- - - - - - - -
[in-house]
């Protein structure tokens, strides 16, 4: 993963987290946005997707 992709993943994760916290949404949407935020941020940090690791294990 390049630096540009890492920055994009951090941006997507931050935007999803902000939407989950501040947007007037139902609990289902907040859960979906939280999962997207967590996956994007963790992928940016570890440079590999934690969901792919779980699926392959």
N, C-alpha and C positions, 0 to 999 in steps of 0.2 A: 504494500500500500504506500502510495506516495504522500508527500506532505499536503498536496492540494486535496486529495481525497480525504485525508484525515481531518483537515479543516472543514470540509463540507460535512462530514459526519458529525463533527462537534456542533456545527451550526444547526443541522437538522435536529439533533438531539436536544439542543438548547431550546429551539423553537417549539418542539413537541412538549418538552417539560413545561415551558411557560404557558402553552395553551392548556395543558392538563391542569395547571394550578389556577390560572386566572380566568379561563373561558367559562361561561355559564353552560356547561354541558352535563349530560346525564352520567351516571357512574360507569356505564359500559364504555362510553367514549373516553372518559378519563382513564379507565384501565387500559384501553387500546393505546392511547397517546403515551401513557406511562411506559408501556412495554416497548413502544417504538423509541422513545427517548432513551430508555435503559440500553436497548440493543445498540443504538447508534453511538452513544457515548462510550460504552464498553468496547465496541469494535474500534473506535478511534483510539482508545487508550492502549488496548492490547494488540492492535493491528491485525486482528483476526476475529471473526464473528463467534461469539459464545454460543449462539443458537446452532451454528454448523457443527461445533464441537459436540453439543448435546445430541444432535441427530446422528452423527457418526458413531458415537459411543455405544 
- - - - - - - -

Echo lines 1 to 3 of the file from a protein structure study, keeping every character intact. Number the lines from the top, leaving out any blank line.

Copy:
[in-house]
């Protein structure tokens, strides 16, 4: 993963987290946005997707 992709993943994760916290949404949407935020941020940090690791294990 390049630096540009890492920055994009951090941006997507931050935007999803902000939407989950501040947007007037139902609990289902907040859960979906939280999962997207967590996956994007963790992928940016570890440079590999934690969901792919779980699926392959």
N, C-alpha and C positions, 0 to 999 in steps of 0.2 A: 504494500500500500504506500502510495506516495504522500508527500506532505499536503498536496492540494486535496486529495481525497480525504485525508484525515481531518483537515479543516472543514470540509463540507460535512462530514459526519458529525463533527462537534456542533456545527451550526444547526443541522437538522435536529439533533438531539436536544439542543438548547431550546429551539423553537417549539418542539413537541412538549418538552417539560413545561415551558411557560404557558402553552395553551392548556395543558392538563391542569395547571394550578389556577390560572386566572380566568379561563373561558367559562361561561355559564353552560356547561354541558352535563349530560346525564352520567351516571357512574360507569356505564359500559364504555362510553367514549373516553372518559378519563382513564379507565384501565387500559384501553387500546393505546392511547397517546403515551401513557406511562411506559408501556412495554416497548413502544417504538423509541422513545427517548432513551430508555435503559440500553436497548440493543445498540443504538447508534453511538452513544457515548462510550460504552464498553468496547465496541469494535474500534473506535478511534483510539482508545487508550492502549488496548492490547494488540492492535493491528491485525486482528483476526476475529471473526464473528463467534461469539459464545454460543449462539443458537446452532451454528454448523457443527461445533464441537459436540453439543448435546445430541444432535441427530446422528452423527457418526458413531458415537459411543455405544 